Due to some unclear language within the OPRA statute, the question was raised as to whether or not the Superior Court shared authority with the GRC to issue civil penalties for “knowingly and willful” violations of OPRA.  The State took the position that the statute allows for the civil penalty for an OPRA violation to be handed down only by the GRC, despite the aggrieved requestor having the option to bring a dispute before either the GRC or the Superior Court.  North Jersey Media Group (“NJMG”) countered that this interpretation of the statute was flawed.  In their view, it would make no sense for the civil penalty to be limited only to disputes brought before the GRC when the aggrieve requestor has the choice to bring the dispute in either venue.

The trial court agreed with the State, the Appellate Division, however, did not and ruled that both the Court and the GRC had the authority to hand down OPRA’s civil penalty and that a reading of the statute otherwise would frustrate the purpose of the penalty.

Defining a Public Agency Under OPRA – A Tale of an Instrumentality of an Instrumentality

On August 7, 2017, the NJ Supreme Court issued its opinion in Robert A. Verry v. Franklin Fire District No. 1 (A-77-15)(077495).  This case dealt with whether or not a fire district and a volunteer fire company that is part of that fire district are public agencies and therefore subject to the requirements of OPRA.  In a 5-2 decision, the Court ruled that the Fire District is a public agency and therefore subject to OPRA but that the volunteer fire department, which is part of the Fire District, is not a public agency and therefore not subject to OPRA.

This conclusion was reached after the Court found the fire district to be an instrumentality of a political subdivision and therefore subject to OPRA.  Further, the Court decided that the volunteer fire department, which is part of the Fire District, is only an instrumentality of an instrumentality and therefore not subject to OPRA.  The Court reasoned that the volunteer fire department is not subject to OPRA because only public agencies are subject to OPRA and the law does not define an instrumentality of an instrumentality as a public agency.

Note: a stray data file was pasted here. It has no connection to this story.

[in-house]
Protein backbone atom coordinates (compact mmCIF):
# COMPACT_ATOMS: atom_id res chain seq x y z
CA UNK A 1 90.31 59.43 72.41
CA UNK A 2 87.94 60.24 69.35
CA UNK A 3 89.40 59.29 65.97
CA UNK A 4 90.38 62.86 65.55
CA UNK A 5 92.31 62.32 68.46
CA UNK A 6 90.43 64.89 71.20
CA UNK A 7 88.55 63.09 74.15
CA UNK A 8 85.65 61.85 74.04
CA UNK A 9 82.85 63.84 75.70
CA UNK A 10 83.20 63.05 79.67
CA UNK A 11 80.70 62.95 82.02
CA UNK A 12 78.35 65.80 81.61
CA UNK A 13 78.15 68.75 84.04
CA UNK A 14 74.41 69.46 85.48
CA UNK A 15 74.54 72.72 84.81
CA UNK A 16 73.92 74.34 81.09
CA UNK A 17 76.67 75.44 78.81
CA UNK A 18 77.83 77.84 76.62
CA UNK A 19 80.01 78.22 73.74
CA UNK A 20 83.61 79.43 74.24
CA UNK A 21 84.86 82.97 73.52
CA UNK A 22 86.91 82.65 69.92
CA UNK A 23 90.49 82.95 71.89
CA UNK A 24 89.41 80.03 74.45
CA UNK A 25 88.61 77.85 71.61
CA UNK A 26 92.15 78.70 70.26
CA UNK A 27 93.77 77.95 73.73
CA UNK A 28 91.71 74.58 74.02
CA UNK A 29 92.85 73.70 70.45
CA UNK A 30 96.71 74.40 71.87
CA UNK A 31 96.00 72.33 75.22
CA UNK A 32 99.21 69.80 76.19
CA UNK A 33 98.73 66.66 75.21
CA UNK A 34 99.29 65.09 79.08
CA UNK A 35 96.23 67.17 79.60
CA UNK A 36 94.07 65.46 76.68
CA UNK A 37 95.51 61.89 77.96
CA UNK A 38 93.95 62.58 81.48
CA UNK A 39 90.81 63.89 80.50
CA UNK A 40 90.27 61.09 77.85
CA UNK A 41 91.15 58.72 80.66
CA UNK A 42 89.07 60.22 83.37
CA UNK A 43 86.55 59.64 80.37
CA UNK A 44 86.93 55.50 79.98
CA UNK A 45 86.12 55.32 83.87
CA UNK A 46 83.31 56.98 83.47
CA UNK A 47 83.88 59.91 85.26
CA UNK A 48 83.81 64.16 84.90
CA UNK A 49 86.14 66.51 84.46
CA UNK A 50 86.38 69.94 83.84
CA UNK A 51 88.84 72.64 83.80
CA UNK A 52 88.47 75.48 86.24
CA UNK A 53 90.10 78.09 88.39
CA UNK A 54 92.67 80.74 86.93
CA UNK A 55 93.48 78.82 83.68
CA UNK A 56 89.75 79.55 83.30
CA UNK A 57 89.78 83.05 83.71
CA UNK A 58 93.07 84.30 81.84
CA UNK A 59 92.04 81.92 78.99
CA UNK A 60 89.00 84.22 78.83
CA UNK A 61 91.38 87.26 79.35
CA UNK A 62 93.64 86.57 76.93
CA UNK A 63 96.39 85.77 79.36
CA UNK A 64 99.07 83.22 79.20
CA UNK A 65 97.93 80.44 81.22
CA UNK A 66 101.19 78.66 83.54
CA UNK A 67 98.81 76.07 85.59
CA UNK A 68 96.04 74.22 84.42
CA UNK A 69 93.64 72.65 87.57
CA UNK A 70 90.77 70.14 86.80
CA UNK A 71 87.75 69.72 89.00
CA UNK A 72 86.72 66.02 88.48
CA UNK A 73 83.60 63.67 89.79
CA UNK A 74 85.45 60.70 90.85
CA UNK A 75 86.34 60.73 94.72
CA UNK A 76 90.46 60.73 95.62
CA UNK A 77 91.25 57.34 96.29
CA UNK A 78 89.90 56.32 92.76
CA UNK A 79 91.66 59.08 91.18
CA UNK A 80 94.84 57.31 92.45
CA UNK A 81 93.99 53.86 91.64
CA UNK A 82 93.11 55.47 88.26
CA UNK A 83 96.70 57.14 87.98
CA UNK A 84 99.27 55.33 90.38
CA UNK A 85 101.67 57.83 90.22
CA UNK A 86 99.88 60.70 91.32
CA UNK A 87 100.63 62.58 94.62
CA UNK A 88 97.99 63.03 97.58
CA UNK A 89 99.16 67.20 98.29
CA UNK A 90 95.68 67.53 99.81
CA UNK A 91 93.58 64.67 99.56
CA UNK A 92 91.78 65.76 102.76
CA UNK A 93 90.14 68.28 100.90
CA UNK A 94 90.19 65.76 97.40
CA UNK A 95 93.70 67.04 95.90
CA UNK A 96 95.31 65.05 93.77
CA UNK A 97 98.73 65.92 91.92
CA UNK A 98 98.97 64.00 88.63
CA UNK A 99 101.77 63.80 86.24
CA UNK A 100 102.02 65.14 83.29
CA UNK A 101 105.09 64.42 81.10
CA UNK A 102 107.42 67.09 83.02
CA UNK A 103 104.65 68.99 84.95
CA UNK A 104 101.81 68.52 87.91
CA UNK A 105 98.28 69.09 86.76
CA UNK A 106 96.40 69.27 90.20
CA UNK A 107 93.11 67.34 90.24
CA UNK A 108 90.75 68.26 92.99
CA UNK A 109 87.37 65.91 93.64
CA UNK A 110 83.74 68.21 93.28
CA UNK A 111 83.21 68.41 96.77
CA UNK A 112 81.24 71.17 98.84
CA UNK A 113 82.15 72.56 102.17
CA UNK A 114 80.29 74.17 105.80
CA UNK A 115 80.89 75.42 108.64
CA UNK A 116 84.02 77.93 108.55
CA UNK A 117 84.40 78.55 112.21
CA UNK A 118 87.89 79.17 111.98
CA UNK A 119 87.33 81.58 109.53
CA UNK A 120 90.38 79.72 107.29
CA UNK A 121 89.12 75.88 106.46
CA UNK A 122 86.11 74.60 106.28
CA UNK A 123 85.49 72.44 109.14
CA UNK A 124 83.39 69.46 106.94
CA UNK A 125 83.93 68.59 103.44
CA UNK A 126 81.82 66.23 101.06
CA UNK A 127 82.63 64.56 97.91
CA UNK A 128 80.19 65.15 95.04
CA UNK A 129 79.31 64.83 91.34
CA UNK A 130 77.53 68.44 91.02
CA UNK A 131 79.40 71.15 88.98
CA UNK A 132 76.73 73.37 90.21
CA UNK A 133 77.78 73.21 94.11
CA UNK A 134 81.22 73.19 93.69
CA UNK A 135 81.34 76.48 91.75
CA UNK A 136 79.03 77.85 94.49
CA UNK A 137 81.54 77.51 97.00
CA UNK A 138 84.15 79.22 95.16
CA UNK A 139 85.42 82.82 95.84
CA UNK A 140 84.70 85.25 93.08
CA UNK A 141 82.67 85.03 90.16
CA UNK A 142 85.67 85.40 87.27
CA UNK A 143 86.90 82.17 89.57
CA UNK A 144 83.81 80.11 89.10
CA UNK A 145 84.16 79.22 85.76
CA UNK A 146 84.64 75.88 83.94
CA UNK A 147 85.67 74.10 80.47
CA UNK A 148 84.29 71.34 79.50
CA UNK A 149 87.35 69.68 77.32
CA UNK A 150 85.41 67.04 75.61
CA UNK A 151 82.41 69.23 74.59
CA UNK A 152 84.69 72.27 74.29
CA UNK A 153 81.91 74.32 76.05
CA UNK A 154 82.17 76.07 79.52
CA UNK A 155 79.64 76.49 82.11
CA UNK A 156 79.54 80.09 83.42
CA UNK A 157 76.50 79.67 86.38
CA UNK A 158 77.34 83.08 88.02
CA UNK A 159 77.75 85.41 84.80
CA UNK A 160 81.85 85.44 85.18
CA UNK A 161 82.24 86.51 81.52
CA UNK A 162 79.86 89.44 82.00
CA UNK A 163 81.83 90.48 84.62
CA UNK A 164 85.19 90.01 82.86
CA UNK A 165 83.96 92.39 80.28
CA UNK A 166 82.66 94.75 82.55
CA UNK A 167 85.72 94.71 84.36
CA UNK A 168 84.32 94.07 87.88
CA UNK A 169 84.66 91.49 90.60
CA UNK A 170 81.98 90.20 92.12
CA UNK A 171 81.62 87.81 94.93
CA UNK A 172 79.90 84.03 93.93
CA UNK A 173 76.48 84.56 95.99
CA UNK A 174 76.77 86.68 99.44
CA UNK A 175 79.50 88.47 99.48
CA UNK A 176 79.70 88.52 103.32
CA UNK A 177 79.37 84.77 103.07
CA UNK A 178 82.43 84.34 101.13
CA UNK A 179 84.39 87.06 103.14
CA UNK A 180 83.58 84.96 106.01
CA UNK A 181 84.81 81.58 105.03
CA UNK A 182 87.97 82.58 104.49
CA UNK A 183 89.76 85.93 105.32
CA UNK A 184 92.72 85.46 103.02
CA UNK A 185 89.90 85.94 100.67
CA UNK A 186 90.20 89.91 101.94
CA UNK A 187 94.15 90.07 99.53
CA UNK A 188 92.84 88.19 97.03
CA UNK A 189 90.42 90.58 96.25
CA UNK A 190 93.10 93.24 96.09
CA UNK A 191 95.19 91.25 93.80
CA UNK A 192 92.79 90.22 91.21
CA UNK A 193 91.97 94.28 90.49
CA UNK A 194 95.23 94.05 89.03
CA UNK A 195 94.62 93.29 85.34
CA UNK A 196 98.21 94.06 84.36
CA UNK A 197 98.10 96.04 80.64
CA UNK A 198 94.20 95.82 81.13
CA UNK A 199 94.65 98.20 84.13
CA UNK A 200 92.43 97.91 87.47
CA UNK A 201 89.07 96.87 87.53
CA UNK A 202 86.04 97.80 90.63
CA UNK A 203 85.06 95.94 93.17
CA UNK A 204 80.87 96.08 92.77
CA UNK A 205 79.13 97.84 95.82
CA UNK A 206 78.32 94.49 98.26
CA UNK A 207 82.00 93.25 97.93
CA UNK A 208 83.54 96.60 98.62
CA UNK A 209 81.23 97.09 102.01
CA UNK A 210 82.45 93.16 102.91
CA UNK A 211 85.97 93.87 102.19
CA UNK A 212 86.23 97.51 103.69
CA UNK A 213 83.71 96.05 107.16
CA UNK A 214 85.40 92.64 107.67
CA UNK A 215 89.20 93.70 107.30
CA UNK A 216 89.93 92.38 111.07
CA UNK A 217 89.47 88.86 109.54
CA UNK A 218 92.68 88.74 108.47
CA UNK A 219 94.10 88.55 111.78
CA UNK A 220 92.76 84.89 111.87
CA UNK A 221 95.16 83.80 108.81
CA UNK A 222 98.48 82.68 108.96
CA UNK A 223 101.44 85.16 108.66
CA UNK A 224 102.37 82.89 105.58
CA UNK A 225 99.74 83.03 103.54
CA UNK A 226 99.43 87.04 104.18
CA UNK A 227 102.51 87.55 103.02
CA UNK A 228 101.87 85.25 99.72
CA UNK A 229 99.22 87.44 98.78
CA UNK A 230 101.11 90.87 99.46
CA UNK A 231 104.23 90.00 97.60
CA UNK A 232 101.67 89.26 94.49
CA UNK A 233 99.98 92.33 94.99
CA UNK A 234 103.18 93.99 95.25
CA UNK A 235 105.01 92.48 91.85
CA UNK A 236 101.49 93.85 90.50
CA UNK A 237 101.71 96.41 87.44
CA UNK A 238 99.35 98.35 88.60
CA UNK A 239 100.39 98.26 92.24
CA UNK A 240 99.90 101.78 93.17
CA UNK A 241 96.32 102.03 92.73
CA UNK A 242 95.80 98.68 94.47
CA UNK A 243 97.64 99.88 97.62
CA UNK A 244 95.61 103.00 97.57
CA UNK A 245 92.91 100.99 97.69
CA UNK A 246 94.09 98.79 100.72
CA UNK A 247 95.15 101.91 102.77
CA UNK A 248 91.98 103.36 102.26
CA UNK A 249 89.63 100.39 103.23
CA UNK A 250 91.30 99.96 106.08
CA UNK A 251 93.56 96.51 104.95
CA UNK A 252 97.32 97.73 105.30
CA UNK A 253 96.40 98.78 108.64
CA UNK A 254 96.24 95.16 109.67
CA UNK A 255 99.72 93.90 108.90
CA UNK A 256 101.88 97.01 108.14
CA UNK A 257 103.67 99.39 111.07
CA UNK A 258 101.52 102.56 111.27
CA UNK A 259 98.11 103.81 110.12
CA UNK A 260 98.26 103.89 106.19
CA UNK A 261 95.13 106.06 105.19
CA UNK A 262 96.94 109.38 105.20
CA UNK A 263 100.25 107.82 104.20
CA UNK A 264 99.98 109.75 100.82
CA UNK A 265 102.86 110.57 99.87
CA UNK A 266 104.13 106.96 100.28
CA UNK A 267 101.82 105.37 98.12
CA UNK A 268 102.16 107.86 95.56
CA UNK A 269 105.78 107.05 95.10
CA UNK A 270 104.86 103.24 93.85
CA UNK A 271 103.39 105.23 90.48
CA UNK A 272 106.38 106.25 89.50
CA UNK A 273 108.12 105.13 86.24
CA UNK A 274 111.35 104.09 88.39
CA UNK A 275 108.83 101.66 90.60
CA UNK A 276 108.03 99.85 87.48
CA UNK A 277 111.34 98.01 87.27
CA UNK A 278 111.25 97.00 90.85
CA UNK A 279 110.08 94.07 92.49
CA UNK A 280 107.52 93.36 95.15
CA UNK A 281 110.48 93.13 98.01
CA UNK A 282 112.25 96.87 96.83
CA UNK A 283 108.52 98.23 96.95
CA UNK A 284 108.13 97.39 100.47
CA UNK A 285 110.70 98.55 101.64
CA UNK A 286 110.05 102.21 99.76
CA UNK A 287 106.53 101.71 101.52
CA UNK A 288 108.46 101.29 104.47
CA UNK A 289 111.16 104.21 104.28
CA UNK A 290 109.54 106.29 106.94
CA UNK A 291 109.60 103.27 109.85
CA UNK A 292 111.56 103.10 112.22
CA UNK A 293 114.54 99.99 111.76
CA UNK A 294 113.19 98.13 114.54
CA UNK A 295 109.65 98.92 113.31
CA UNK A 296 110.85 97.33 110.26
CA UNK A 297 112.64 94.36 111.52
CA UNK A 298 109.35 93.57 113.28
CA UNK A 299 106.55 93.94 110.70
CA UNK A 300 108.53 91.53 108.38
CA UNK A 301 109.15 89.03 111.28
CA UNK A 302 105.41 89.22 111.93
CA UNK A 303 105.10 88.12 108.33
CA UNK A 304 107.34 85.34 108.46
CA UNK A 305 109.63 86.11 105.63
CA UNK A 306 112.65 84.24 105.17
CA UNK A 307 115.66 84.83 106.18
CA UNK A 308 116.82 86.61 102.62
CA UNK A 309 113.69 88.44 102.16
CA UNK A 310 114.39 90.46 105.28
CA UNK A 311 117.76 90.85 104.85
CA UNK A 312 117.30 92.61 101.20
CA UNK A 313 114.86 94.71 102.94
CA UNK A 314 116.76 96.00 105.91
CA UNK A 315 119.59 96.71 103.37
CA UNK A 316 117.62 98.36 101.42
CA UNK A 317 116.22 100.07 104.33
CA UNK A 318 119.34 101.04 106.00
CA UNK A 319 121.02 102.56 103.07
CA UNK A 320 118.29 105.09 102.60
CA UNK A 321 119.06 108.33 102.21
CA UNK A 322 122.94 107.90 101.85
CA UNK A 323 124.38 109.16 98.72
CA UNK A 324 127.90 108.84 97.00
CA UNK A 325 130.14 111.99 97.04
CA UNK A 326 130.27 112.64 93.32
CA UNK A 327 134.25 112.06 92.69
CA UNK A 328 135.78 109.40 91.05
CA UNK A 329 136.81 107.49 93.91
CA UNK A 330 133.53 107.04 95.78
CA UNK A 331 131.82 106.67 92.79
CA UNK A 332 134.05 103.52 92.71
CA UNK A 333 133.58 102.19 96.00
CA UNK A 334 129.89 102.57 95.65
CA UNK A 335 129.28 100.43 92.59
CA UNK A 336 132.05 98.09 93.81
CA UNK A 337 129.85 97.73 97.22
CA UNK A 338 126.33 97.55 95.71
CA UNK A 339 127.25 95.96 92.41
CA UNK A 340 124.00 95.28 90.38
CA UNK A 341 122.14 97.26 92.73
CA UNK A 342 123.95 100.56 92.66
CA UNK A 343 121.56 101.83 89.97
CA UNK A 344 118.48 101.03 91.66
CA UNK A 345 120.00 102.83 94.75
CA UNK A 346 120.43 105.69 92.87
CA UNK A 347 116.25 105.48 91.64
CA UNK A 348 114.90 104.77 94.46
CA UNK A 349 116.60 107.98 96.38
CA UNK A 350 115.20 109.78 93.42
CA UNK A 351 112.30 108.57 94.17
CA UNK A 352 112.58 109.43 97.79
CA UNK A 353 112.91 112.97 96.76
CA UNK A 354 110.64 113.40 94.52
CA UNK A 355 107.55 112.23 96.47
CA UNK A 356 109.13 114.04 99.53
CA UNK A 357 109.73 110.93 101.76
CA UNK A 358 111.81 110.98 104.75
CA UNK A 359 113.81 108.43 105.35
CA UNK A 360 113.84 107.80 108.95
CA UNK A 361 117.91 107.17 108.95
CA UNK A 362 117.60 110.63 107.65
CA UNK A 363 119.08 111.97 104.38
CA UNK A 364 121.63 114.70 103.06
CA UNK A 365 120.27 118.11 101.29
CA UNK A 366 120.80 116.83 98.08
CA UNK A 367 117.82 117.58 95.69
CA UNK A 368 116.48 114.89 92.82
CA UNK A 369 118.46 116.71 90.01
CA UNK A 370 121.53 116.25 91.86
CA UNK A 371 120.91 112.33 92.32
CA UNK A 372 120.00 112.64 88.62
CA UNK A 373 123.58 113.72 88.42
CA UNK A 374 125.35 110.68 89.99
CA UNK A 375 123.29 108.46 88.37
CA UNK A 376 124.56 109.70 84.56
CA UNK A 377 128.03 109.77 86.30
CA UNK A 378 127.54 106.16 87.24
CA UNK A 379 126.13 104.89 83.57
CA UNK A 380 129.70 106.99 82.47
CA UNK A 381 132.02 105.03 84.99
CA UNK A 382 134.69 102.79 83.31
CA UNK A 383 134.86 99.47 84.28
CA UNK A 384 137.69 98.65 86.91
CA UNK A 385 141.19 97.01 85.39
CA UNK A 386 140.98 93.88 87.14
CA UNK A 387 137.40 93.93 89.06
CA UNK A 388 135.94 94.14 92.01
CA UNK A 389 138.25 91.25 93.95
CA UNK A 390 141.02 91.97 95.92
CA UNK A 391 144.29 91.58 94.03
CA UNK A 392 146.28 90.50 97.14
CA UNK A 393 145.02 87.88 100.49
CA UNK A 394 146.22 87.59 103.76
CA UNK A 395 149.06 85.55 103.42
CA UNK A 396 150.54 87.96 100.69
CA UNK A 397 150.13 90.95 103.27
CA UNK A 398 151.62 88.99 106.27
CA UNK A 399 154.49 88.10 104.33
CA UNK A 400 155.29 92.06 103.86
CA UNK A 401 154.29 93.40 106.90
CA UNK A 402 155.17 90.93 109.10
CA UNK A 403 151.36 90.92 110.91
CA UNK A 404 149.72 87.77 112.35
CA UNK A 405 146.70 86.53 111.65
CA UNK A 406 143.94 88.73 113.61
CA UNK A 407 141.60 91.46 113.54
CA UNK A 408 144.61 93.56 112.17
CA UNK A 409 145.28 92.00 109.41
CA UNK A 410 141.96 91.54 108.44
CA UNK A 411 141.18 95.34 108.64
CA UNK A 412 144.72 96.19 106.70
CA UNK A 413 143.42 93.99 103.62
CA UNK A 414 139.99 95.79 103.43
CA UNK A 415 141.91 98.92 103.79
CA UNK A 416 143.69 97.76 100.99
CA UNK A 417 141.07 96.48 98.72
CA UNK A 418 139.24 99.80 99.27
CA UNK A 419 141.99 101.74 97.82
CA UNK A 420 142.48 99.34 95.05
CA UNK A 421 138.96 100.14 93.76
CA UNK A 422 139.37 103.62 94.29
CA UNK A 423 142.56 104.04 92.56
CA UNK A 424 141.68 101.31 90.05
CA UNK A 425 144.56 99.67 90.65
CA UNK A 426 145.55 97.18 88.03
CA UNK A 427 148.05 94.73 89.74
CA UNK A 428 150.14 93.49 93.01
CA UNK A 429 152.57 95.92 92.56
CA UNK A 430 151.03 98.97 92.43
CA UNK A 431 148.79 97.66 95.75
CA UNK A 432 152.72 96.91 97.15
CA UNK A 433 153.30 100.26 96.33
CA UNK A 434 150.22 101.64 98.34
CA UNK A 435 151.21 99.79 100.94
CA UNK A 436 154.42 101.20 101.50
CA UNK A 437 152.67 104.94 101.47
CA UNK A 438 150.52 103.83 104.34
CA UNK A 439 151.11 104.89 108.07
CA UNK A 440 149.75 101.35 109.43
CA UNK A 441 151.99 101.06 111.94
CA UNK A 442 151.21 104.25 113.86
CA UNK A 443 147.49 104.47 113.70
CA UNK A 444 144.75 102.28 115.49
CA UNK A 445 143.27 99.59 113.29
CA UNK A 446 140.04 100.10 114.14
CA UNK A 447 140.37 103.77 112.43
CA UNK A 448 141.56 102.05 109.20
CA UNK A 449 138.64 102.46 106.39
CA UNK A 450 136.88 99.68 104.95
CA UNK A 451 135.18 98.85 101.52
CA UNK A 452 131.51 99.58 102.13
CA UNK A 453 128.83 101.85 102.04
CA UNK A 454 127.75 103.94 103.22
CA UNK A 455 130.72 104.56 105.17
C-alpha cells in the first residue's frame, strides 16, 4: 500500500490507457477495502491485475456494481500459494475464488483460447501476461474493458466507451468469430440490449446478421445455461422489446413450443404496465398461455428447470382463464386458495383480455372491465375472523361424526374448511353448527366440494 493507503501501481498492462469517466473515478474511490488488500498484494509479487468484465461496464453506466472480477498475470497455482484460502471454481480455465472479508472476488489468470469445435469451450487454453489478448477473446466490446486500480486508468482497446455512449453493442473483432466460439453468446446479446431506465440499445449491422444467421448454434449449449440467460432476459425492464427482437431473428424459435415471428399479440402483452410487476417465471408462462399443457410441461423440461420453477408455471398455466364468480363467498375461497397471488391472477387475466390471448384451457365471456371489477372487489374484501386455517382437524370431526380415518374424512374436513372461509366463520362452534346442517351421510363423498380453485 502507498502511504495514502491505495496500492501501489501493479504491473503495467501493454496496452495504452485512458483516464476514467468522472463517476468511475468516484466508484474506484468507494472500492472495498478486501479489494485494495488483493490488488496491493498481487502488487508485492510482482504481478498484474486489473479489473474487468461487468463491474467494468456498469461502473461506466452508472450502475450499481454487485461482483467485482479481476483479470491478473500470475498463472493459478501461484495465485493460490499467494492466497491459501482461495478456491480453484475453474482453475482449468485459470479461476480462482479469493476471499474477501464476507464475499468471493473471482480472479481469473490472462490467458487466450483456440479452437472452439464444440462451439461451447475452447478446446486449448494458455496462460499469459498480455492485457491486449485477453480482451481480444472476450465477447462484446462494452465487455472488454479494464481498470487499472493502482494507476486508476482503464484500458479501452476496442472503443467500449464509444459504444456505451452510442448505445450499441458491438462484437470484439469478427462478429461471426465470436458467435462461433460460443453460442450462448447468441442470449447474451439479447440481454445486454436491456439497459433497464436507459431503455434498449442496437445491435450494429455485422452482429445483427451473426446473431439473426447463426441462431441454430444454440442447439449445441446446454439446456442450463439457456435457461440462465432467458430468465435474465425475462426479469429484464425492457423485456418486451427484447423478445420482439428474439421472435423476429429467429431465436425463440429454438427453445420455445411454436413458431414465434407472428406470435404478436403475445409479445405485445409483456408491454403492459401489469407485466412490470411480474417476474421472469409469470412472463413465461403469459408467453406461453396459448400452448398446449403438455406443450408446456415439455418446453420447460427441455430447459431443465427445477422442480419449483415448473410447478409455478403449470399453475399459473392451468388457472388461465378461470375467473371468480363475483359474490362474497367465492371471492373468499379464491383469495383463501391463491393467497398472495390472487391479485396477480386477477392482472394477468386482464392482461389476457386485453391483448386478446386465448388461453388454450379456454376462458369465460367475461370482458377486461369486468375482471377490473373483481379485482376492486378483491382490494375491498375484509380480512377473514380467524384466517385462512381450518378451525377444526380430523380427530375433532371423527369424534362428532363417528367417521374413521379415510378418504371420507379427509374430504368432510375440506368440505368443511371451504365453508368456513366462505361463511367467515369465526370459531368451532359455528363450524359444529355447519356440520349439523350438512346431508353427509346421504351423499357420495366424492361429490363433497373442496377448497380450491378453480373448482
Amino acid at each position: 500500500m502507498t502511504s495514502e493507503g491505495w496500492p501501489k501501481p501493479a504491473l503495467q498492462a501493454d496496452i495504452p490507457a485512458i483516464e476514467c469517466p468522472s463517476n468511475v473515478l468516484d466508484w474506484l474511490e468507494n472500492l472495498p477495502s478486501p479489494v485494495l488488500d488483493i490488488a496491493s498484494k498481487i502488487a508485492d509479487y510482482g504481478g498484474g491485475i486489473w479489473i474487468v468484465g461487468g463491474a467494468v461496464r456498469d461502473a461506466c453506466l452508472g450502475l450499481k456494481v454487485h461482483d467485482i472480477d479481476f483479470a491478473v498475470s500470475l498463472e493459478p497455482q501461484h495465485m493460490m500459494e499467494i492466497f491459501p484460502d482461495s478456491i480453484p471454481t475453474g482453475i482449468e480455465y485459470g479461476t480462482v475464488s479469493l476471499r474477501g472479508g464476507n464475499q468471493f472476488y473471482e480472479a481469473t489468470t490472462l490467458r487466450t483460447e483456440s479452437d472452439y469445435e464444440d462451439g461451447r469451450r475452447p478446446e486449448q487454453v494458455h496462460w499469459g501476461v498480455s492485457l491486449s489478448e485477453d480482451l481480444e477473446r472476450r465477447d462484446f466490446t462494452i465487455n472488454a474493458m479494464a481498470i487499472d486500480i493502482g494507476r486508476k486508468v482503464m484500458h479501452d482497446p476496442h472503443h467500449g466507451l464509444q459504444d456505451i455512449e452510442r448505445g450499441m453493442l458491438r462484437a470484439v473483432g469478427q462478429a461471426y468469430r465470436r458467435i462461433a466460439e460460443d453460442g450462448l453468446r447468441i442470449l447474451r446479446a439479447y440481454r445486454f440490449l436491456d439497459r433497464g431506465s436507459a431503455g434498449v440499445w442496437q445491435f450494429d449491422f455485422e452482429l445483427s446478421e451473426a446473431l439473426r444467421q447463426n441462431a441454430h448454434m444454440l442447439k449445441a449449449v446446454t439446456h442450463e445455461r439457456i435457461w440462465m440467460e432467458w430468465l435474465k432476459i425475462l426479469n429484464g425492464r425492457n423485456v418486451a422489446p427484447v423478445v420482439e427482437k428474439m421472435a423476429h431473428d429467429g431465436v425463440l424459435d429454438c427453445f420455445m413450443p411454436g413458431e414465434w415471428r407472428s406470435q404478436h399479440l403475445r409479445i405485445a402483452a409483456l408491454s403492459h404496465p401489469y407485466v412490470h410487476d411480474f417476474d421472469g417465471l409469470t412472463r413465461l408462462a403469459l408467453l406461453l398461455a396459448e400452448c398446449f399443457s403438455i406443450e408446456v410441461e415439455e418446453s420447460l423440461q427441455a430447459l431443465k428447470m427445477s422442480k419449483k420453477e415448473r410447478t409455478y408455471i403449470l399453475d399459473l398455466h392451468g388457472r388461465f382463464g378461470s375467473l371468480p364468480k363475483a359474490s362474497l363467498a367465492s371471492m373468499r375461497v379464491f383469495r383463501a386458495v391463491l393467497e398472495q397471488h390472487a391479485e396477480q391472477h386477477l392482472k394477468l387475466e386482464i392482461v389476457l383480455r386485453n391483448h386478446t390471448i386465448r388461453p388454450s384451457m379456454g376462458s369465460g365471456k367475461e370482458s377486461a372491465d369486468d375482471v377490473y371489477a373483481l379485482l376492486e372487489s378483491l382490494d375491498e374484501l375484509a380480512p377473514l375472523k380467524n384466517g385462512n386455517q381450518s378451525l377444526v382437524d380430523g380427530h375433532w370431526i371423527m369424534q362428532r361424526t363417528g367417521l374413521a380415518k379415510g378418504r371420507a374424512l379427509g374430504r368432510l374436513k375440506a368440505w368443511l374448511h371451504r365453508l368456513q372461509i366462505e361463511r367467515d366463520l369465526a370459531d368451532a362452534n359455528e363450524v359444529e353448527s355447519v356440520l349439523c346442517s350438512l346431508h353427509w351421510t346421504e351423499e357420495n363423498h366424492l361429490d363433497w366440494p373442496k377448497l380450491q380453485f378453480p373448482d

The reasoning for the decision is complicated and you may find the breakdown below helpful in following the Court’s reasoning.

Fire District = Instrumentality of Political Subdivision (municipality) = Public Agency = Subject to OPRA

Volunteer Fire Company = Instrumentality of Instrumentality (Fire District) = Not Public Agency = Not Subject to OPRA

While the Court ruled that the volunteer fire department, which is part of the Fire District, itself is not subject to OPRA it did rule that the fire district is, and because the district acts as the supervising agency of the department, the fire district “has certain responsibilities under OPRA to provide public access to records relating to that supervision.”  Therefore, any documents which are necessary for the district’s supervision of the volunteer department should be made available under OPRA via a request to the district, even though those records do not need to be made available through an OPRA request to the department.

For more information in connection to this blog click here.

Contact: Frank Marshall, Esq., League Staff Attorney, fmarshall@njslom.org or 609-695-3481 x137.